I’m not so sure when employee orientation became onboarding, but the concept is the new normal in many organizations, as labour shortages ramp up competition for attracting and retaining skilled workers in just about every industry sector.
Orientation and onboarding are not the same thing; in fact, using them interchangeably makes many HR specialists cringe. We’re familiar with the idea of orientation, but even a modest amount of research about onboarding turns up a mind-boggling range of definitions, and no shortage of information and advice.
Orientation is the easier concept to get your head around; it’s meant to share essential information new hires need to know, and usually includes a ton of paperwork. It outlines company policies and procedures and is generally not very interactive. Orientation is a one-time event, even if it lasts for two or three days.
Onboarding is much longer process. It could last weeks or months; some say the longer the better.
When I asked what a good onboarding process looks like, one of my HR guru friends told me that onboarding is meant to ingrain the company culture and way of working, and should reinforce everything the new hire was told during recruiting and orientation. “It should incentivize new hires to do their best work,” she told me. “It should make them happy with their decision; it should develop, coach and mentor; it should turn a great hire into a great employee.”
When I asked her how many trucking companies’ hiring practices came to mind with that description of onboarding, her answer was: “Not enough…but many are starting to develop onboarding processes, whether they call it that or not.” The bottom line, she tells me, is that onboarding encourages employee engagement, and engaged workers are happier, safer, and more productive than those who aren’t; the ultimate payoff is increased loyalty and reduced turnover.
Last month I wrote about how through-the-roof turnover numbers never cease to amaze me whenever the ATA releases its quarterly turnover data.
In defense of the CEOs who try to justify skyrocketing numbers, I can accept the explanation that newly-licensed drivers skew the turnover numbers. Older drivers are leaving the industry faster than new drivers are coming in; with experienced drivers harder to come by, carriers are increasingly hiring drivers with little or no experience; larger fleets have more seats to fill, so they’re more likely to be the ones hiring new drivers; it’s those new drivers who are more likely to leave within the first 90 days of being hired, pushing up turnover numbers for large carriers.
This is why it’s becoming increasingly clear that carriers need to develop finishing programs to integrate new drivers into the company, and be prepared for a lot of hand-holding and empathy as those drivers navigate their first miles and months on the road.
Trucking is by no means the only industry that struggles to keep new hires beyond the three-month hump; it’s a challenge for employers in just about every field you can think of. As I mentioned last month, these early days are so important that big-name employers have transformed their approach to orientation and adopted bold new practices called “extreme onboarding.”
Imagining how some of these practices would work in trucking can be hilarious. For example, one company has a month-long onboarding program, the first four days of which are characterized by games, skits, costumes, thumping music, and a limbo bar. Or how about the high-tech company that sends incoming employees on a weeklong scavenger hunt designed to bring them up to speed on company culture and company jargon?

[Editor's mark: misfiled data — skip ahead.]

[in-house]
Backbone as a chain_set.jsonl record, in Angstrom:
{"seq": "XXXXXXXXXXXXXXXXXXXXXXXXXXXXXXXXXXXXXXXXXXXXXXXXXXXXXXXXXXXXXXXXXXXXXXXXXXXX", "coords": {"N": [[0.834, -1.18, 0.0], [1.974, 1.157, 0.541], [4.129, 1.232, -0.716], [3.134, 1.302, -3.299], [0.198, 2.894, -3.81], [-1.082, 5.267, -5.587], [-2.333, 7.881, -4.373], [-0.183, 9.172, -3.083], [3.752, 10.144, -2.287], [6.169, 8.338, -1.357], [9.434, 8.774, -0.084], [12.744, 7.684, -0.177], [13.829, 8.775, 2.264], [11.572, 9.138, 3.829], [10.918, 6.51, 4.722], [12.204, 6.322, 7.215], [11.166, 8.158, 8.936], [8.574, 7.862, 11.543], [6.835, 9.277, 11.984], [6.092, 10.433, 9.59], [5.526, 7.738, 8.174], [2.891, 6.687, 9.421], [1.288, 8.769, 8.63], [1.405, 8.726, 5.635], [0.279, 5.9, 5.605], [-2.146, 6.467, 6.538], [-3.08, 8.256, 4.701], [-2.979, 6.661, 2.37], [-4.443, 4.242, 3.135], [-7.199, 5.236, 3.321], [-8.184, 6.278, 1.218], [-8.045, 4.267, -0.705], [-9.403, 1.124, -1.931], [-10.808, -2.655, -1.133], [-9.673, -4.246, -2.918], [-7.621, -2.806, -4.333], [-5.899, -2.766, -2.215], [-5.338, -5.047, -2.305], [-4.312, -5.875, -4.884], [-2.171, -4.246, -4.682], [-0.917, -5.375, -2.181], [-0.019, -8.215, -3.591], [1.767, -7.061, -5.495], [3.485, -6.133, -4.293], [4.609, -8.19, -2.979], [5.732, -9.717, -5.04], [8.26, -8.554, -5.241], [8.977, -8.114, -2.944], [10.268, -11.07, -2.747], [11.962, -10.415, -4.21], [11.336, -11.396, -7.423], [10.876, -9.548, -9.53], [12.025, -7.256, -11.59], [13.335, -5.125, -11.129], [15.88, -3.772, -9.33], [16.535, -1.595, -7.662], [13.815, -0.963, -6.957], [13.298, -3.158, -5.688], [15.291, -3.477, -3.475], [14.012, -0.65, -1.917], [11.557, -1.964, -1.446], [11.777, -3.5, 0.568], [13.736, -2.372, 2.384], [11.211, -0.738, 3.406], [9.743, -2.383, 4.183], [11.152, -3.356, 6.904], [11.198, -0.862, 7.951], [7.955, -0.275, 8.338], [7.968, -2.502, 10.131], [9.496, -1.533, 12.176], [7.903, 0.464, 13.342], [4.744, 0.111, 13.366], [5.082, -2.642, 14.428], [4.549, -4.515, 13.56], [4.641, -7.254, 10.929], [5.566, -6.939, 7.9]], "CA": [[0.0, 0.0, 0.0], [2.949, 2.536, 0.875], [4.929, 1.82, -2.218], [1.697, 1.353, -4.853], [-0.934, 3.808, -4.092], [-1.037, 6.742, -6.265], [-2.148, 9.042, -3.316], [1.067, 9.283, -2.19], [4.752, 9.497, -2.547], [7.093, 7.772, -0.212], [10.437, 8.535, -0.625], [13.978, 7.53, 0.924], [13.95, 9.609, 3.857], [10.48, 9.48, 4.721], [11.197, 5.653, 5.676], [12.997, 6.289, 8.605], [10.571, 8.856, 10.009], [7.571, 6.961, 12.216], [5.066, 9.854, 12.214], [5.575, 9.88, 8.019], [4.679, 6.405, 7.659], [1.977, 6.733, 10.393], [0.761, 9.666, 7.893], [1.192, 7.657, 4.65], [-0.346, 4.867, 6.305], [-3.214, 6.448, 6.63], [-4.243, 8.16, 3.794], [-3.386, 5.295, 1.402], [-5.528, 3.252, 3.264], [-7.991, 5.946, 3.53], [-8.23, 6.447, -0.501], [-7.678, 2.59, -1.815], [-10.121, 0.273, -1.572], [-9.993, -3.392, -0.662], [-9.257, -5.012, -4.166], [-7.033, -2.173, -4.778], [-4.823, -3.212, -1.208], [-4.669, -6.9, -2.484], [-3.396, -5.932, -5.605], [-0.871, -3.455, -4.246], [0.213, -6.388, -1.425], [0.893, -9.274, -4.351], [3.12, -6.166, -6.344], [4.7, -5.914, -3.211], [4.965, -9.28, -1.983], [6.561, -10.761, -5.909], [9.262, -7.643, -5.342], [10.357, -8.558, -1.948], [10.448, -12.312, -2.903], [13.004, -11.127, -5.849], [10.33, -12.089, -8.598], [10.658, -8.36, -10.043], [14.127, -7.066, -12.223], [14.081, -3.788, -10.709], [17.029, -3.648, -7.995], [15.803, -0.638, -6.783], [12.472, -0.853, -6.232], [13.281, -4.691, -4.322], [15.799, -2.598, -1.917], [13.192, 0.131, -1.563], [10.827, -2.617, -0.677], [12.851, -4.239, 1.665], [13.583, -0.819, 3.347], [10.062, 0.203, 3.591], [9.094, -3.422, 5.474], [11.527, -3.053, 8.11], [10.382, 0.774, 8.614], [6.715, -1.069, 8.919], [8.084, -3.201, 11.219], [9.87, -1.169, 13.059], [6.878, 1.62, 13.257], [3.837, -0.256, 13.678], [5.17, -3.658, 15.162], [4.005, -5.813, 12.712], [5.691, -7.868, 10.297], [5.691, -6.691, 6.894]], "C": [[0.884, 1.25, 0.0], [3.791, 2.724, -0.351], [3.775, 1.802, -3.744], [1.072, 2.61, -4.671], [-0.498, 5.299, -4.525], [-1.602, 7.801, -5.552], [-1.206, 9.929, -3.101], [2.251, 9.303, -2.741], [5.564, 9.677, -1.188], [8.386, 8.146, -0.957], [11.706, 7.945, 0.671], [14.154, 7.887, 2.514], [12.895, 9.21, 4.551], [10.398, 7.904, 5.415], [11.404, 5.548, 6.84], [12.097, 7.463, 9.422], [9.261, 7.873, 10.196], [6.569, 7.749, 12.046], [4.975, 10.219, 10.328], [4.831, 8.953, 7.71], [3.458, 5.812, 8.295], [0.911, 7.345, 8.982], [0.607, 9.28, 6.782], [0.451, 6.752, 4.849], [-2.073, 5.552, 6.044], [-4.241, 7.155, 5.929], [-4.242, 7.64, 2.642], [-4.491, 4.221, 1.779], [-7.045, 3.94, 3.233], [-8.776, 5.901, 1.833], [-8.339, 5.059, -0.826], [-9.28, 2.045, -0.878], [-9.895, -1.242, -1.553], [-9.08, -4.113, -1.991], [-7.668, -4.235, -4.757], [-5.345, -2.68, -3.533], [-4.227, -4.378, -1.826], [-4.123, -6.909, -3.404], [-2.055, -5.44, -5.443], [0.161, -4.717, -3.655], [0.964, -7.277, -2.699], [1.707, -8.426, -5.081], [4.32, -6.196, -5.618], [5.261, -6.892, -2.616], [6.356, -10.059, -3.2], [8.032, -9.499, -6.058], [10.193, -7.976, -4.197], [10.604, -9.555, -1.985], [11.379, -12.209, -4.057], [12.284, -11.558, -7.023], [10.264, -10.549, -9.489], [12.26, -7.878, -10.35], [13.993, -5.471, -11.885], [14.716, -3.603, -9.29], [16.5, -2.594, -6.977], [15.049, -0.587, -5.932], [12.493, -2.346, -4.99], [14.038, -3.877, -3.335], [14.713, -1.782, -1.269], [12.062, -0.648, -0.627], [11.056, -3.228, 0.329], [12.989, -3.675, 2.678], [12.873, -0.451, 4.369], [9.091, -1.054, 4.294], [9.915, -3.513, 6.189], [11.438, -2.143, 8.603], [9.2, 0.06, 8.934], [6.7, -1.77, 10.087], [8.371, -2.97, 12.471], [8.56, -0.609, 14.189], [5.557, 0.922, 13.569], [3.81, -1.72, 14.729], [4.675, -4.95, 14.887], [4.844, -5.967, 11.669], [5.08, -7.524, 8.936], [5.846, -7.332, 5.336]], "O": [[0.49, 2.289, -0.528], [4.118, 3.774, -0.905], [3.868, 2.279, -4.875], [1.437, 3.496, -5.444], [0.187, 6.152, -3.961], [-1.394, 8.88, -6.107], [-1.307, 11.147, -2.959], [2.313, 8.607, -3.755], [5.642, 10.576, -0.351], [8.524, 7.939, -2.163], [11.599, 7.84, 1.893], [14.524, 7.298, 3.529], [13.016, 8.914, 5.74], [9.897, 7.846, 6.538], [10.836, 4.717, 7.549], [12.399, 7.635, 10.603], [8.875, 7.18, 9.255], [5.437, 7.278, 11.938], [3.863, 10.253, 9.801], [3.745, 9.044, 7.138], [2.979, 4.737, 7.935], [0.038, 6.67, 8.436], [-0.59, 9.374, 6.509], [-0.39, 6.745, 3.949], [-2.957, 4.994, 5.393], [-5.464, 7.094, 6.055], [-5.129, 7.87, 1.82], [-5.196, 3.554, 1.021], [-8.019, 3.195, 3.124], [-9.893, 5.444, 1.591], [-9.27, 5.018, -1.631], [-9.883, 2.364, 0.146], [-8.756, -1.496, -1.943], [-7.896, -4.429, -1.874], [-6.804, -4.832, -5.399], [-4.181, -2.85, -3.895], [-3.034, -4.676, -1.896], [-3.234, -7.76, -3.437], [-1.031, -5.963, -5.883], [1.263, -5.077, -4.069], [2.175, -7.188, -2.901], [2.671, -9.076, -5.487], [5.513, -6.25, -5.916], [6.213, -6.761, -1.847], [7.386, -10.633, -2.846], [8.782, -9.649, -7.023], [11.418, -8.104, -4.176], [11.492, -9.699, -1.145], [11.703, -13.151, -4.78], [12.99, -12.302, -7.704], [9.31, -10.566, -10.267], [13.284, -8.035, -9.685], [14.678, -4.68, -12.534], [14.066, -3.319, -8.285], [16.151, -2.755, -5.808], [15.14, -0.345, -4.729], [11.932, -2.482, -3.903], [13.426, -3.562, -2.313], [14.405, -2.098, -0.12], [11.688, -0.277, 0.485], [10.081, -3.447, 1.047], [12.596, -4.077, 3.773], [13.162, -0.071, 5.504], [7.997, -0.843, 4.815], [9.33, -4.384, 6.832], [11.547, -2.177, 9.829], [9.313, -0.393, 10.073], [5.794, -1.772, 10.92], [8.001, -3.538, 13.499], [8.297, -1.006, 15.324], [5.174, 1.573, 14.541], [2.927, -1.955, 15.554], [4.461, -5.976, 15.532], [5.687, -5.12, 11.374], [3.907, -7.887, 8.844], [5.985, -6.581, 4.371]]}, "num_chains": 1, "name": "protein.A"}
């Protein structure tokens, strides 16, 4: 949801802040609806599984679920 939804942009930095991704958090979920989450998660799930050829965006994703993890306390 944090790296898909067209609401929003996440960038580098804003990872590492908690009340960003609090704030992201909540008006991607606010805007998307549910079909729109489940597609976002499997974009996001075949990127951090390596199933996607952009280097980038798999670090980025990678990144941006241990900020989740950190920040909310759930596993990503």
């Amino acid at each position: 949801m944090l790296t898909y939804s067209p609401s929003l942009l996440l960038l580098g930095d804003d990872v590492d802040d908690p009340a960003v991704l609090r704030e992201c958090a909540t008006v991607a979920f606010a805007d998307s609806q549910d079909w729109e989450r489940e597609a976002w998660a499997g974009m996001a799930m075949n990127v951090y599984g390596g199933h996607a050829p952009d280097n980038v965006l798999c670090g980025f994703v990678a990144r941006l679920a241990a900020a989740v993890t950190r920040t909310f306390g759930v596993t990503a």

By capitalizing on the growing acceptance and popularity of everything online, many companies are leveraging cyberspace in their onboarding processes. One electronics company has developed an interactive onboarding computer game where new hires can select from game modules on industry basics, corporate history, and culture, then answer quiz-show type questions and get immediate feedback.
Technology allows companies to start the onboarding process even before the official first day.
A number of companies send new employees electronic welcome packets which include links to company videos, virtual tours of facilities, information on company history and core values, and access to websites where they can complete paperwork for benefits enrollment, taxes and direct deposit.
But ultimately, a carrier’s onboarding process has to be its own, and it has to be designed so that new drivers are introduced into the real world and lifestyle of the company that’s about to hand them over the keys. As my friend said, the onboarding process should reinforce everything the driver was told during the recruiting and orientation process. If it doesn’t, don’t expect that driver to make it past the 90-day mark.
Onboarding can be practical as well as glamorous; here are a handful of practices that could be included in any carrier’s onboarding process: provide new employees with a list of Q&As covering areas of concern from previous new hires; provide a method that allows new hires to ask questions without being embarrassed; provide a glossary of acronyms, buzzwords and a who’s who list of key people at the company; develop the capability to continue onboarding remotely using the Intranet, social media and teleconferencing. How simple is that?
Another nugget from my HR friend? The best onboarding programs start in the recruitment process. And that’s another column for another day.
Joanne Ritchie is executive director of OBAC. Onboard yet? E-mail her at firstname.lastname@example.org or call toll free 888-794-9990.
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